Biden Delays Mandatory Oil and Gas Lease Sale
The Biden Administration’s decision to indefinitely delay a major oil and gas lease sale mandated by the Inflation Reduction Act (IRA) has once again raised concerns about its commitment to American energy leadership and reducing reliance on foreign energy sources. The Department of the Interior’s Bureau of Ocean Energy Management (BOEM) announced the delay of Lease Sale 261, covering nearly 73 million acres in the Gulf of Mexico, citing legal uncertainties arising from last-minute environmental restrictions.
Under the IRA, BOEM was originally instructed to hold the sale by the end of September. However, the lease sale became the subject of litigation after the agency imposed environmental restrictions, reducing the available acreage for oil and gas extraction by six million acres. The American Petroleum Institute (API), the State of Louisiana, and U.S. oil company Chevron filed a lawsuit against BOEM in late August, contesting these restrictions.
Judge James Cain of the Western District of Louisiana issued a preliminary injunction in favor of the plaintiffs on September 21, ordering the Biden administration to proceed with Lease Sale 261 without restrictions. The government appealed, and the U.S. Court of Appeals for the Fifth Circuit allowed BOEM to delay the sale until November 8. Subsequently, the appeals panel issued an indefinite stay on the lower court’s preliminary injunction, and the next arguments in the case are scheduled for November 13.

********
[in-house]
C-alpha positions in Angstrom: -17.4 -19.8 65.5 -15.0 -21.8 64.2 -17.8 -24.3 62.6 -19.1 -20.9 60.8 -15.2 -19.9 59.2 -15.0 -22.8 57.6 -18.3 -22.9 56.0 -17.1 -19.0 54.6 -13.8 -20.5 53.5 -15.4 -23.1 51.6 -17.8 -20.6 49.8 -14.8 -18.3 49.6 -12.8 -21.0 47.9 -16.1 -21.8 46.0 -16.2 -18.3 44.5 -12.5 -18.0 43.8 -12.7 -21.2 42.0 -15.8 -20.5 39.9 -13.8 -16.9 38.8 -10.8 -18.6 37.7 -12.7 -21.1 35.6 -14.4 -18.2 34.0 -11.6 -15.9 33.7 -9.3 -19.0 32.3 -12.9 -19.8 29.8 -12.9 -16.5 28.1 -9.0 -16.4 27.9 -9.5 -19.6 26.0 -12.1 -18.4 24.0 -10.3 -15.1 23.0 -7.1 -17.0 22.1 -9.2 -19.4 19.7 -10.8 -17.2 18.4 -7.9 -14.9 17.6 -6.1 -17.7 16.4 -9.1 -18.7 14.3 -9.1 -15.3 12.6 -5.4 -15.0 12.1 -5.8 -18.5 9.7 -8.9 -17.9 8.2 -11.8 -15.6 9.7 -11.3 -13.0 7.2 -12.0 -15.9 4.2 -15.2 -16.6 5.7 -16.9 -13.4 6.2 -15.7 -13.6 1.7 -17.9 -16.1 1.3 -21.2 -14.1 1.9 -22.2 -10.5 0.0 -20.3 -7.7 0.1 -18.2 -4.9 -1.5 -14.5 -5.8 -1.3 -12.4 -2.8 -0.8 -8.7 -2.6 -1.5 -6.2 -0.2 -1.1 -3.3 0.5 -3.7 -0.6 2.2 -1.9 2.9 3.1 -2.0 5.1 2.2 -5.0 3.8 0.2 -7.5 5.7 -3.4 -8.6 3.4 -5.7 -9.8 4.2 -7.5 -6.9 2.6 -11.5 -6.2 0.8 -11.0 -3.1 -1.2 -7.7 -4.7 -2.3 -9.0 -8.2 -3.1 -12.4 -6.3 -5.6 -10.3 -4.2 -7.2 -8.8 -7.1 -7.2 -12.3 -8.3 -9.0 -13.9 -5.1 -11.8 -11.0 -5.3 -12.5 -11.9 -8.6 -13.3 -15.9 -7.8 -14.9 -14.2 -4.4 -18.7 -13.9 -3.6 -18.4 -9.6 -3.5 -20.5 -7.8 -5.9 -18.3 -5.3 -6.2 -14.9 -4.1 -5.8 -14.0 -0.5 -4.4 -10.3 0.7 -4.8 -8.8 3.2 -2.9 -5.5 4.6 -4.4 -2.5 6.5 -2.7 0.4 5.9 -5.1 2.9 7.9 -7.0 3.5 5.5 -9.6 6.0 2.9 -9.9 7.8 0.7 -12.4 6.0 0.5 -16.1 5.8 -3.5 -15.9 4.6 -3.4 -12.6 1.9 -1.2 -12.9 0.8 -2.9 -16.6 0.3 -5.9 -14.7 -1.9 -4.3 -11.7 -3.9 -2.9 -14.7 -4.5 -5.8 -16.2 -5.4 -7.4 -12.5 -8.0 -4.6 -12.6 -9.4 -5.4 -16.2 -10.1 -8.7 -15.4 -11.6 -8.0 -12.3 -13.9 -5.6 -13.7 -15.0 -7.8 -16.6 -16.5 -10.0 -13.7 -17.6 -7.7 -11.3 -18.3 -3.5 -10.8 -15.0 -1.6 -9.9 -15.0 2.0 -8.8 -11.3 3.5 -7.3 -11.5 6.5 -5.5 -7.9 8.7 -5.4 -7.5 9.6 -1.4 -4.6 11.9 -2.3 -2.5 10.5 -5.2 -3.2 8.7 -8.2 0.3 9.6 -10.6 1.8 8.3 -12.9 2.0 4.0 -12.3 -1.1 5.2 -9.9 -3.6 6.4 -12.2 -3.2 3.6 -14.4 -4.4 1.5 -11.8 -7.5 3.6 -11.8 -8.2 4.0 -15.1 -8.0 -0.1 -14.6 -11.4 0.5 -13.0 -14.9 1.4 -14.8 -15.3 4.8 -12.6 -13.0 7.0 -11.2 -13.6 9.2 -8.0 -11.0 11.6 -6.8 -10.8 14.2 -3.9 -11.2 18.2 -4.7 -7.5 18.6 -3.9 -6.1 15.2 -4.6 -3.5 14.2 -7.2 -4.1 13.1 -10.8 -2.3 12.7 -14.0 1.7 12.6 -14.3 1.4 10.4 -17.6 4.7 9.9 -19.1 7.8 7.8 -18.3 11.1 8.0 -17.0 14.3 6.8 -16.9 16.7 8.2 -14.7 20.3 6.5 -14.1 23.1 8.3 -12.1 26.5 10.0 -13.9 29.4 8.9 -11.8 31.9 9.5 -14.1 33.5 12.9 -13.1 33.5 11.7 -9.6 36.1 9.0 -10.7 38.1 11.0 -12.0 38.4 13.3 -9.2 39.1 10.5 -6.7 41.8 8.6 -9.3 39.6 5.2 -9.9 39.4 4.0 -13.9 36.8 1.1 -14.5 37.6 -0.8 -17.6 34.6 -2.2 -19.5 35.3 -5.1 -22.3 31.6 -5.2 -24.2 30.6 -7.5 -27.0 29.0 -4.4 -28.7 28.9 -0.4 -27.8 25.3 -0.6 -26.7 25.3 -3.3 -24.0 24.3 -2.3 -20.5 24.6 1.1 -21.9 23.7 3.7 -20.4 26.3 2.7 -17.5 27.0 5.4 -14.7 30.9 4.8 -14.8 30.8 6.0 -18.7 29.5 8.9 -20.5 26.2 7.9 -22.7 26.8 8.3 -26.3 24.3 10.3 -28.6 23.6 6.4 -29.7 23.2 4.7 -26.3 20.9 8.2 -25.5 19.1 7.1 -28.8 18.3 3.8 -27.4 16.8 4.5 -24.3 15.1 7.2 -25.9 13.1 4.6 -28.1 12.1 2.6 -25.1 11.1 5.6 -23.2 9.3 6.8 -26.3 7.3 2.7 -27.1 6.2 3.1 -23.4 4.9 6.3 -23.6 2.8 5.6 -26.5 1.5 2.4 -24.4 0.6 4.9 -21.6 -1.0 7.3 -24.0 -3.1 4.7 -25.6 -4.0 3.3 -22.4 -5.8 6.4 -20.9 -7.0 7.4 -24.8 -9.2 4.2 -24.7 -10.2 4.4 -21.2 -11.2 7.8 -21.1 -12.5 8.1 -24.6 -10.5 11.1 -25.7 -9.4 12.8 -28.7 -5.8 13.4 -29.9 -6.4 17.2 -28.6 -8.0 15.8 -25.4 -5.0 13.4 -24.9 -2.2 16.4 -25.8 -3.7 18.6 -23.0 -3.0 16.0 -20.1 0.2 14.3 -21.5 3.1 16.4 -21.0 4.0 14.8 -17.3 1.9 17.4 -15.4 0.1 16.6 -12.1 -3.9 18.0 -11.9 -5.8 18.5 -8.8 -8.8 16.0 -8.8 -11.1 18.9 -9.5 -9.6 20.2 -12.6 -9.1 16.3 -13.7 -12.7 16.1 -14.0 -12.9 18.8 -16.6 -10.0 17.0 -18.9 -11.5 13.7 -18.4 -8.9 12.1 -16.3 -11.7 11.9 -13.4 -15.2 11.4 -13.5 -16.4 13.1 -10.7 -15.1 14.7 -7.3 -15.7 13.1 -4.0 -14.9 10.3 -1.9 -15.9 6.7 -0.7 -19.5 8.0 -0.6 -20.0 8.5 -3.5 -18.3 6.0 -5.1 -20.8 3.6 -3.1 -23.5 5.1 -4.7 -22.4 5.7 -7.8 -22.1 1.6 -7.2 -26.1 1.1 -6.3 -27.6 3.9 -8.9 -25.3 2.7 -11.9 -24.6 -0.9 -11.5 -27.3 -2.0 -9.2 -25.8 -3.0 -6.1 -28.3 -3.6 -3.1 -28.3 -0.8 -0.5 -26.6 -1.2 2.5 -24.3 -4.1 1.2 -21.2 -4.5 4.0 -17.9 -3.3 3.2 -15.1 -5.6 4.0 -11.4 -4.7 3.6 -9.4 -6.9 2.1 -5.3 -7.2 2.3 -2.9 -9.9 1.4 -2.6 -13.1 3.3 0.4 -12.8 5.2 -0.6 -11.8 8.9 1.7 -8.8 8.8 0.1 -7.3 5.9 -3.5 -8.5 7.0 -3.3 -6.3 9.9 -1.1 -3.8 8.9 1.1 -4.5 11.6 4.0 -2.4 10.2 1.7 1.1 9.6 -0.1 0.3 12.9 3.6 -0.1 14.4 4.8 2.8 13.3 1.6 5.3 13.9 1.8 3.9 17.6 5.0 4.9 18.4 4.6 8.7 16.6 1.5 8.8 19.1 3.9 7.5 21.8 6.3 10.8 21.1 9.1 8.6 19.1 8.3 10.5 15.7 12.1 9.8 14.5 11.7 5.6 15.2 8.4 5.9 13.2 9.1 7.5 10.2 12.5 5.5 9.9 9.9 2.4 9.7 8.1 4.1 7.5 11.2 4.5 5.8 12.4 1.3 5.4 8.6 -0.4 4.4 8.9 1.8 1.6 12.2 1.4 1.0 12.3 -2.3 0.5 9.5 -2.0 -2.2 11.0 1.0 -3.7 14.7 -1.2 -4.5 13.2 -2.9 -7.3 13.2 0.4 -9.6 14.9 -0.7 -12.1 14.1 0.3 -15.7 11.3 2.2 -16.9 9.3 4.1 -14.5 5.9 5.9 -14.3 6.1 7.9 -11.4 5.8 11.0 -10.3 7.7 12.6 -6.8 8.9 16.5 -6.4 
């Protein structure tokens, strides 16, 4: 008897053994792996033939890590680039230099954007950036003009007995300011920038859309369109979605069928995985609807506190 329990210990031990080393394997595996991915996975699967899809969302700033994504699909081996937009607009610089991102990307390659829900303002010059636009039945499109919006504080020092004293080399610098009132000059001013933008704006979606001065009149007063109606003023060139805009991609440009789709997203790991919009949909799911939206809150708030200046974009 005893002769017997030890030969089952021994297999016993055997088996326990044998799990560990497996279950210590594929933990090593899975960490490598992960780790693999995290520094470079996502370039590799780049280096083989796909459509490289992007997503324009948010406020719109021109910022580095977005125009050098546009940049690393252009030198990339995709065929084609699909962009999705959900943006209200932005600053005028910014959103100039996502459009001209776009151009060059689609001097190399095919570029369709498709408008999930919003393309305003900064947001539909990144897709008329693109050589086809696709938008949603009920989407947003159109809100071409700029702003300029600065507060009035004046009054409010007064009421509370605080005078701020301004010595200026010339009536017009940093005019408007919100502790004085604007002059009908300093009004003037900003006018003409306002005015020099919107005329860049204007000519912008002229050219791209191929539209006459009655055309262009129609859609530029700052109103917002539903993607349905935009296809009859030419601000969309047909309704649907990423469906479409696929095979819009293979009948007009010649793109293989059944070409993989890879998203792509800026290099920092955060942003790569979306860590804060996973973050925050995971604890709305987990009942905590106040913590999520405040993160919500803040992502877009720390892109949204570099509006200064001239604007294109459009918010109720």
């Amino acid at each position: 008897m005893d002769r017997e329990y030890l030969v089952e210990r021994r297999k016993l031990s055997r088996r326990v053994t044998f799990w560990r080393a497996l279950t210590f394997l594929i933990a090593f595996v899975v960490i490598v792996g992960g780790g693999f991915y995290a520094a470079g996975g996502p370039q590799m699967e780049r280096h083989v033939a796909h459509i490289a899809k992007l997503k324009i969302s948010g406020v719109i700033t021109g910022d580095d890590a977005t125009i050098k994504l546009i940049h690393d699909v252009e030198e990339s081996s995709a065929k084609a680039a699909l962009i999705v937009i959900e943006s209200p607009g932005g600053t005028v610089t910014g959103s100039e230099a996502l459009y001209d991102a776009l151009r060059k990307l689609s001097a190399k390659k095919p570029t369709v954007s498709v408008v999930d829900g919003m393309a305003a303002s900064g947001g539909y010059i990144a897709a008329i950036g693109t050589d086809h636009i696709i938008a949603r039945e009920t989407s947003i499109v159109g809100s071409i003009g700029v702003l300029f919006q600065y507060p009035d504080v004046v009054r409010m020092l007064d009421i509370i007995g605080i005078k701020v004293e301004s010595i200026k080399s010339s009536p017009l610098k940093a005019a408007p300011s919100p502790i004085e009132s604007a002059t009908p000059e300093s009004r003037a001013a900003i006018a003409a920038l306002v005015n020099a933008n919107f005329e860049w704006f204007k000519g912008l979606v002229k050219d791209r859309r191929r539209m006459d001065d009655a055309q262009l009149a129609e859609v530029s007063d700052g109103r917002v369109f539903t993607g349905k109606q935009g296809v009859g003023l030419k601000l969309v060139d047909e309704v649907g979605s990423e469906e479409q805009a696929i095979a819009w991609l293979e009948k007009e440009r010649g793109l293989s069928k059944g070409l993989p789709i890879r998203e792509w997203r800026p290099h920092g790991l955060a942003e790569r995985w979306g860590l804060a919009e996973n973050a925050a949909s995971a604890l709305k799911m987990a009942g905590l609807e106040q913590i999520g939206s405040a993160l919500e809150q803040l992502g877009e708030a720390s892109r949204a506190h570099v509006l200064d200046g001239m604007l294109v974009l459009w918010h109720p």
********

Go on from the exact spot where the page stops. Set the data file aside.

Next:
This delay has raised concerns about the Biden administration’s commitment to expanding American energy production and reducing reliance on imports. API Vice President of Upstream Policy Holly Hopkins criticized the Department of the Interior’s actions, noting that this delay, along with other policy decisions, undermines the certainty needed for investments in future production. The U.S. oil and natural gas industry stands ready to support the nation’s energy security through reliable energy produced in the U.S. Gulf of Mexico.
In response to the Fifth Circuit Appeals Court’s ruling, bipartisan leaders on the Senate Energy and Natural Resources Committee, including Chairman Joe Manchin, expressed their frustration with the delay and called on BOEM to move forward with the sale. Manchin emphasized that the delays were entirely the administration’s fault, as it had eagerly sought to restrict the sale to meet the demands of environmental groups, bypassing important legal requirements that led to the litigation.
The delay is part of a larger pattern where the Biden administration’s energy policies have been criticized for hindering domestic energy production. From issuing the weakest 5-year program for offshore leasing in U.S. history to repeatedly delaying Congressionally-mandated lease sales, concerns persist about the administration’s commitment to American energy leadership.
It’s important to note that the delays have real consequences for energy security. The longer gaps between offshore sales mean that the U.S. risks becoming more reliant on foreign sources of energy. In a time when achieving energy independence is a vital goal, these delays raise serious questions about the administration’s approach to energy policy.
While protecting endangered species and the environment is crucial, energy security and domestic oil and gas production also play key roles in the country’s overall well-being. It remains to be seen how the Biden Administration will navigate this complex issue and prioritize American energy leadership while addressing environmental concerns.